“The use of IEDs and the length of the wars in Iraq and Afghanistan mean that there are veteran amputees in numbers not seen since the Civil War. But in a society where only less than 1 percent of the population participated in those wars, these veterans are somewhat invisible. Berschinski is out to change that by raising the visibility of veterans who have lost limbs. In addition, he wants to shine light on civilian amputees, particularly children, who often cannot afford prosthetics. He serves on the board of the Amputee Coalition, using what he describes as this ‘new change in my life’ to help others who he believes aren’t as fortunate as he,” Genovese continues.
“I have the advantage of being cared for by the government. I have access to cutting edge prosthetic limbs and care. Most people don’t have that,” Berschinski said.
Read the full post on the SCOPE blog.
ANNA DEAVERE SMITH, actress, playwright and New York University professor, performed parts of a work-in-progress and discussed her ongoing research for a new play she is writing on the subject of the school-to-prison pipeline at the annual Cubberley Lecture, sponsored by the Graduate School of Education(GSE). Smith’s performance was followed by a conversation with GSE Professors PRUDENCE CARTER and SEAN REARDON. Photo and video highlights of her visit are now on the GSE website.
As a child, ERIC SMALLS was an inquisitive kid who was fascinated by the world around him. But school was often a place where curiosity was not encouraged.
“If it wasn’t in the curriculum, I didn’t get my questions answered,” Smalls recalled during a talk he gave May 10 at the 2014 TEDxStanford conference. Far from discouraged, he looked for ways to challenge himself. In middle school he discovered CARL SAGAN in the library. As a teenager, he searched the Web and found a robotics group that met so far from his home that he took three buses to get to it. Appreciating the distance Smalls had come, the director of that program sent him home with a robotics kit. Within three hours he had build his first robot. Smalls found robotics enthusiasts on Facebook who helped him reprogram his design.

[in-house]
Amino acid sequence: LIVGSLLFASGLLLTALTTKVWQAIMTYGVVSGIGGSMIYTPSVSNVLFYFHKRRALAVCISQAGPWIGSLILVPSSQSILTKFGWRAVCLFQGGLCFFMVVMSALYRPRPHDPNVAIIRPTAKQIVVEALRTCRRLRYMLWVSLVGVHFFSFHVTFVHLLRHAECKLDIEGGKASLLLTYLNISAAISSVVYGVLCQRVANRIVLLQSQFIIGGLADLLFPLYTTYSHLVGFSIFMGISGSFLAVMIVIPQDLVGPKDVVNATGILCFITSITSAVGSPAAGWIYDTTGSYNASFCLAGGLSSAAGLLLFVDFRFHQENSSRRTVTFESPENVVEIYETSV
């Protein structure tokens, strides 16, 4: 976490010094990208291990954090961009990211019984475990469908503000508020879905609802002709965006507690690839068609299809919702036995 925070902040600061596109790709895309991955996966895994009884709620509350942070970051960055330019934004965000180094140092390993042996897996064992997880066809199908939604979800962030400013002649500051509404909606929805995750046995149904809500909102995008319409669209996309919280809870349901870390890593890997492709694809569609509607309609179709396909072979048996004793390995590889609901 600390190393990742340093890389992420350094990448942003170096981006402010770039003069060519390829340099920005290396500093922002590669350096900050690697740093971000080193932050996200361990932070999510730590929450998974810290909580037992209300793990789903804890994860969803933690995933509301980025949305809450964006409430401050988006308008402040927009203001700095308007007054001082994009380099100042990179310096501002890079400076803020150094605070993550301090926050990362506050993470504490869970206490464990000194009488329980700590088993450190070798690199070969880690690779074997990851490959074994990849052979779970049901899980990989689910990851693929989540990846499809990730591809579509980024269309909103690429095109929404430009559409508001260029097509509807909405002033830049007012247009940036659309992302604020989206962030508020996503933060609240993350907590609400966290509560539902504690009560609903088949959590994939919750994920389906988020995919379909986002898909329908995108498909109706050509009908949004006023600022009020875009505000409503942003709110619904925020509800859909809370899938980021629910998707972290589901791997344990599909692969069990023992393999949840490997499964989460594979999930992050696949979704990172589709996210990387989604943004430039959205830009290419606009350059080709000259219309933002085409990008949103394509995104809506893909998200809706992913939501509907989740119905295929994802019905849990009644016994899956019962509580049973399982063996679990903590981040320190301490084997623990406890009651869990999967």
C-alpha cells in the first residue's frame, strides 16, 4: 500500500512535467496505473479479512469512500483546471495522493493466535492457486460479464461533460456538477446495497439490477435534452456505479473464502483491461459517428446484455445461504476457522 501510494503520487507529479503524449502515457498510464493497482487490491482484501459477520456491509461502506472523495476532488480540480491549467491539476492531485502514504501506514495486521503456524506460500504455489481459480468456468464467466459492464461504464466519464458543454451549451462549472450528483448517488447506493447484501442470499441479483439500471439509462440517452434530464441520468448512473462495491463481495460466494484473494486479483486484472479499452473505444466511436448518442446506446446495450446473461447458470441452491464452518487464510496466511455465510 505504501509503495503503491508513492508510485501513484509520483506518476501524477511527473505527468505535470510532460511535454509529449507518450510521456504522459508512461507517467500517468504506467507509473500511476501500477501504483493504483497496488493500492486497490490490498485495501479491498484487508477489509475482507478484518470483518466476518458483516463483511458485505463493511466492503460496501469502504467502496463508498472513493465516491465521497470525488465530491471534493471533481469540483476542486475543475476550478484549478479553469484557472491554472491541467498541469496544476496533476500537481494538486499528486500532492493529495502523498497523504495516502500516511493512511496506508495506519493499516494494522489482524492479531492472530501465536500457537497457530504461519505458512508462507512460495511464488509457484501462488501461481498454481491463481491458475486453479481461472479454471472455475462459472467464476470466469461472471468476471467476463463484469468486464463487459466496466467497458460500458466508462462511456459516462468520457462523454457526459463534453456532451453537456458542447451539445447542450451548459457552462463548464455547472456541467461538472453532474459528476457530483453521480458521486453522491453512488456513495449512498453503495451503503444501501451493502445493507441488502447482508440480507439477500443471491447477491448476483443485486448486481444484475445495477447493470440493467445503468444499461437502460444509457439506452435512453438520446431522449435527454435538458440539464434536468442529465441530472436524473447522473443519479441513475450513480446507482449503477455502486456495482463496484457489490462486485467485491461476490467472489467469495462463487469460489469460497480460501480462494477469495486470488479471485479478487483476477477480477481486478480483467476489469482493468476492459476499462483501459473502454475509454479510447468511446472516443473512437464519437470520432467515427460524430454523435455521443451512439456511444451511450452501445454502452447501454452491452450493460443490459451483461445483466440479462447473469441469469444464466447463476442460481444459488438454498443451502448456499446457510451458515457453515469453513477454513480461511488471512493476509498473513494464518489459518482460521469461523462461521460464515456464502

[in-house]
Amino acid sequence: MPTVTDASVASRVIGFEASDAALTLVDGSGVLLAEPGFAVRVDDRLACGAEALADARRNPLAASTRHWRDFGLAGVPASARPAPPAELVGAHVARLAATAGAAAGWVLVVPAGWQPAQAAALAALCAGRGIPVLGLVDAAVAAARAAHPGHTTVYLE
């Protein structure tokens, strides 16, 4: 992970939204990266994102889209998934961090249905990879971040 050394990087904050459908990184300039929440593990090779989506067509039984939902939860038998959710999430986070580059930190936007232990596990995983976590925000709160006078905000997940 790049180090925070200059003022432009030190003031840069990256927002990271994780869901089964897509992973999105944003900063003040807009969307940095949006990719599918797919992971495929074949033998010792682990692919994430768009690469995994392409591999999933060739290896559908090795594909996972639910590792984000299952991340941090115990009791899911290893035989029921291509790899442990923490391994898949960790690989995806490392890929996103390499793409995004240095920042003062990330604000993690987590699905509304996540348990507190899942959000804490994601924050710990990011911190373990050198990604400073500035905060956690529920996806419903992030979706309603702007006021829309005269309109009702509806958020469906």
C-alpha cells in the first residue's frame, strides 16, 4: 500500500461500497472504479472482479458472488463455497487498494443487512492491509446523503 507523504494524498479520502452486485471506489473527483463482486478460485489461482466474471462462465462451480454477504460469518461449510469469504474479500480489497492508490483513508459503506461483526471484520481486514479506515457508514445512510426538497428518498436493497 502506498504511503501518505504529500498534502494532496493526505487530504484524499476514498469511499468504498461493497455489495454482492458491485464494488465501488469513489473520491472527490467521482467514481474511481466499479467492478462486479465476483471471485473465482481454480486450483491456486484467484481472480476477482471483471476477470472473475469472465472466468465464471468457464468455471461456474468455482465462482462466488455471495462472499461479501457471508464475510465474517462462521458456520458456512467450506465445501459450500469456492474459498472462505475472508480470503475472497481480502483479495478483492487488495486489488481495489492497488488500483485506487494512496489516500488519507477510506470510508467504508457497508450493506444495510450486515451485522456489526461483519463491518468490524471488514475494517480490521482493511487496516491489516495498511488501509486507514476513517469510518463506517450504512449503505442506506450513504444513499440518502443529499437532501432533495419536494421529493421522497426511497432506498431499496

Before his arrival at Stanford as a freshman in 2012, Smalls participated in a six-week residential program at the Massachusetts Institute of Technology, and was a contributor to Carnegie Mellon University’s Multi-Robot Research Project. He also had an internship at the University of Pennsylvania’s General Robotics, Automation, Sensing and Perception Laboratory, where he developed computer vision software for autonomous drones. In 2012, President BARACK OBAMA featured Smalls in a campaign video about the importance of STEM education.
Soon after his arrival on the Farm, Smalls founded the Stanford Robotics Club, which now has more than 100 active members.
During his TEDxStanford talk, in which he was interviewed by the event’s co-host SHEILA DHARMARAJAN, the computer science major asked:
“What if we made learning more like a kitchen than a cafeteria? What if we made it more creative, where you’re engaged in the process? When I built the robot it was turning these math symbols that I’d learned in school and memorized into something that moved a robot, and that really inspired me.”